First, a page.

2. The task of the therapy is to hear the story, find the strengths and the other set-aside issues. The child has become the "field of packaging" for all other issues. These issues are complicated arid have to do with loss, cut-off relationships, immigration, unemployment. For whatever reason, the nuclear family has become the only family and is isolated with few resources.

The importance of the family story leads to the discovery of lost resources. The child is the foremost narrator of the story as she has been trying to help out the family by being the lightning rod. She will lead the therapist to the difficult areas.

As the therapist asks about her grandmother and discovers that she lives in Scotland, she continues to follow the child’s view of how her mother does in Canada with her own mother so far away. Does she write or talk to her mother? When did she see her last? Will she see her again? How can she tell when her mother is sad? For how many years has she been sad?

Your grandfather died? How difficult was that for your father? What do you think that he misses the most? How was that relationship with his father? Does he ever talk about this? Who is sadder? Your mother or your father? What is the marriage here? Whose side are you on? Whose side is your sister on? Do you ever trade sides?

Whatever the story: grandparents in Ghana, dead siblings of the parents, miscarriages; there is a bigger story than the child. The work begins with the alternate story — family of origin, loss, gendered power, economics. More people can be added to the sessions as consultants: friends and family creating an enlarged fabric with more flexibility and more possibilities for change. Family members become individuated and not the united mass they presented at admission. The therapy individuates them, divides them, subgroups them, genders them and makes crevices where they were all filled in.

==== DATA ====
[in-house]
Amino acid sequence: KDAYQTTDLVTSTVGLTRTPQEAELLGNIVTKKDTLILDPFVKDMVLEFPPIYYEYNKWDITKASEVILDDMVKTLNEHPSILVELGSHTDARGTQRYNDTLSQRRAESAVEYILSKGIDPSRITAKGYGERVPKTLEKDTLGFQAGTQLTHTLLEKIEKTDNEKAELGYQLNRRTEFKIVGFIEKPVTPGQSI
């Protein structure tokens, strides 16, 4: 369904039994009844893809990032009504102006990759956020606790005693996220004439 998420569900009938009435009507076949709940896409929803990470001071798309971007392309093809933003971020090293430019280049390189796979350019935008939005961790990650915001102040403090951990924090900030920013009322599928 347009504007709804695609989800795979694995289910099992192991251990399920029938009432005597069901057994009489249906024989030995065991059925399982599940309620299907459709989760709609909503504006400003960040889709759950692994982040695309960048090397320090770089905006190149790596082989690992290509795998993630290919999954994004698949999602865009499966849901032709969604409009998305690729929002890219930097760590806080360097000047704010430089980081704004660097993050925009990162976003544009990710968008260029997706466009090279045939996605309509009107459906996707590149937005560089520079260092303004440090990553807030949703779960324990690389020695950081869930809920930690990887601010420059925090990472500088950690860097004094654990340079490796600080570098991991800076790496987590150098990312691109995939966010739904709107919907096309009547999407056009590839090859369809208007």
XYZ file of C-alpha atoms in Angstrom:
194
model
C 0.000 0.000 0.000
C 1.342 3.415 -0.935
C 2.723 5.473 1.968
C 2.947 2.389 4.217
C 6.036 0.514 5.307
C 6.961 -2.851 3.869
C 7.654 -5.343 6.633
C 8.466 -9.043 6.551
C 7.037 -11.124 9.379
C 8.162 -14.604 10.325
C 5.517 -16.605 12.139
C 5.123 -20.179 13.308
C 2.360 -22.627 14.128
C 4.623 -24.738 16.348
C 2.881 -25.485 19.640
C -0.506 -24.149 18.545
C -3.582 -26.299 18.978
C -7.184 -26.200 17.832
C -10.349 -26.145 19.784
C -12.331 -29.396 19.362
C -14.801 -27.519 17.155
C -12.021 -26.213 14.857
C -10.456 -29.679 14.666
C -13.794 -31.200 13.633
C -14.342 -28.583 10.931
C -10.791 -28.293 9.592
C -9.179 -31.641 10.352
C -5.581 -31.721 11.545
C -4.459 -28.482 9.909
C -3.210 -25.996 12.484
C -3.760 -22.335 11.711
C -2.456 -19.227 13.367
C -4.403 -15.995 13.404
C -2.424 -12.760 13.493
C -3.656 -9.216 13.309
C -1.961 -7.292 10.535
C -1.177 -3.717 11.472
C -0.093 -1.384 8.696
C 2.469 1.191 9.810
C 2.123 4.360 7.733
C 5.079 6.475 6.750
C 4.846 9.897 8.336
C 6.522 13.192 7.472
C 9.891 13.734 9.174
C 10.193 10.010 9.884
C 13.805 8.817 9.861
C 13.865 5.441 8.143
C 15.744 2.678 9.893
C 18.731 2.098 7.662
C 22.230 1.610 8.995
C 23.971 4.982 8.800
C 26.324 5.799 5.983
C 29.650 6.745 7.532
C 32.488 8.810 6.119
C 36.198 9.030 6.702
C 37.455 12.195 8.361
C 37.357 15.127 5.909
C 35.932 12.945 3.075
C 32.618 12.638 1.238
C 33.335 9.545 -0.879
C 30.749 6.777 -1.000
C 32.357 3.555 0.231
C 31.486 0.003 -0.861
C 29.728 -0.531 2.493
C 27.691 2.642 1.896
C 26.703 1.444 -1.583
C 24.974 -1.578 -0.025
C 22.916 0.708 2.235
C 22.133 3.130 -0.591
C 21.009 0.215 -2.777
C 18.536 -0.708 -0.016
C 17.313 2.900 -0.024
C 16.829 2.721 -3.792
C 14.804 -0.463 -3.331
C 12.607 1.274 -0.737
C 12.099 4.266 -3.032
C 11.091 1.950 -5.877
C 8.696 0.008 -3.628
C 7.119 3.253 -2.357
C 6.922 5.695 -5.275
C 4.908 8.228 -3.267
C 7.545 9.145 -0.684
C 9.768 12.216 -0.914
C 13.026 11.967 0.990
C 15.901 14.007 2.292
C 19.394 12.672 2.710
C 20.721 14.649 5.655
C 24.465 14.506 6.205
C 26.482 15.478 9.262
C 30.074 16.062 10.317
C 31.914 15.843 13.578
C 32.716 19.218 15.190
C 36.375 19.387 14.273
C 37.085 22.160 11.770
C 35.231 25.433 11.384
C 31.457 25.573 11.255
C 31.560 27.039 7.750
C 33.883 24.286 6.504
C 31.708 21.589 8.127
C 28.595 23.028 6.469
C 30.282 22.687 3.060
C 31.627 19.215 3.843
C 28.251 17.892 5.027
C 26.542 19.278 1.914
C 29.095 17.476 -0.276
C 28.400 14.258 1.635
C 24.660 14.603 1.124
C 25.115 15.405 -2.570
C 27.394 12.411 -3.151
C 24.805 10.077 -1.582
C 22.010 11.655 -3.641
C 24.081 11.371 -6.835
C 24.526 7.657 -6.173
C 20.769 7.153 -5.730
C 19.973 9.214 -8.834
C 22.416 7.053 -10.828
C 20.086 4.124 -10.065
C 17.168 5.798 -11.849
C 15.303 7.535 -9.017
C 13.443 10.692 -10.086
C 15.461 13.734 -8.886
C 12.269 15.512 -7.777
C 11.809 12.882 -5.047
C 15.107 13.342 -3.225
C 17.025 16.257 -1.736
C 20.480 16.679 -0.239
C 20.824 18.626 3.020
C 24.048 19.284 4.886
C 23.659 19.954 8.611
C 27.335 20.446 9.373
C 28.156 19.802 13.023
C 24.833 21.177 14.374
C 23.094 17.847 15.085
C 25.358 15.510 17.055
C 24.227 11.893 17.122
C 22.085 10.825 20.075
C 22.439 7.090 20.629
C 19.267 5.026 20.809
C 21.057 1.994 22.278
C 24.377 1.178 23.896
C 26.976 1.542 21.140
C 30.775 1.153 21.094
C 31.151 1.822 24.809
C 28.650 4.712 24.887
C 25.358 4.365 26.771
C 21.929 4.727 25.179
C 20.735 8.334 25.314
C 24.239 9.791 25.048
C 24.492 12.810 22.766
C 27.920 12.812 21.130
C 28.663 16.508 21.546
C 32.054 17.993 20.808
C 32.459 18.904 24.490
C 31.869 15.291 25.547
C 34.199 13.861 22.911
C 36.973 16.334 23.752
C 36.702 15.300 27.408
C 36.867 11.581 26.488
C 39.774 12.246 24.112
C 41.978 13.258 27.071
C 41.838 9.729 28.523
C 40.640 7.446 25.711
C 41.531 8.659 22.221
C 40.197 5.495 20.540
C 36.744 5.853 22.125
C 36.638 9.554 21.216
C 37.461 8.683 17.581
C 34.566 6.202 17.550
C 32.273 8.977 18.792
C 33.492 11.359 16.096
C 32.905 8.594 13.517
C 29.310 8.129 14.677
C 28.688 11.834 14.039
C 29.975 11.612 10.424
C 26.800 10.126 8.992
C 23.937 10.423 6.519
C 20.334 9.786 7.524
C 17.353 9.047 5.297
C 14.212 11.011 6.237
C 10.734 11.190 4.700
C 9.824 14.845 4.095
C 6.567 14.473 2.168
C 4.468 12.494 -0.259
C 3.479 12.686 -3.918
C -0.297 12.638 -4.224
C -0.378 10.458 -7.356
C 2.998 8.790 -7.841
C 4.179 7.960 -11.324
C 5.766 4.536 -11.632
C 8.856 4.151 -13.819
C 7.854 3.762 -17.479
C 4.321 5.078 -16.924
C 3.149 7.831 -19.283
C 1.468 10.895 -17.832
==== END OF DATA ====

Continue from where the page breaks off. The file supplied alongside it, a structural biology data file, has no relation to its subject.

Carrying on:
The therapy should not be predictable or it will match the family. It needs to be surprising, confusing, and constantly shifting. The program needs to match this with a strong core of programming that can then be as flexible as the children need in order to to find a new place for themselves in their families.

The culture of the George Hull Centre has been developed by the staff members to include an expanded view of what is normal. Children and adolescents come to the Centre having experienced horrendous abuse, neglect, and inconsistency in their care. Their attachments, behaviours, and view of the world can be seen as quite disturbed. We prefer to view this as normal, given their experiences. This opens up many more possibilities to intervene and provide new experiences from which children will grow.

References

Andolfi, M., Angelo, C., & deNicholo, M. (1989). The myth of Atlas: Families and the therapeutic story. New York: Brunner/Mazel.

Minuchin, S. (1974). Families and family therapy. Cambridge, MA: Harvard University Press.

Minuchin, S. (1984). Family kaleidoscope. Cambridge, MA: Harvard University Press.

Minuchin, S., Montalvo, B., Guerney Jr., B., Rosman, B., & Schumer, F. (1967). Families of the slums: An exploration of their structure and treatment. New York: Basic Books.

Napier, A., & Whitaker, C. (1978). The family crucible. New York: Harper & Row.

Ridgely, E. (1994). The self of the consultant: ‘in’ or ‘out’? In M. Andolfi & R. Haber (Eds.), Please help me with this family: Using consultants as resources in family therapy (pp. 53—65). New York: Brunner/Mazel.


This feature: Ridgely, E. and Carty, W. (1998) Residential Treatment: A resource for families. Journal of Child and Youth Care Vol. 11 No. 4 pp77-81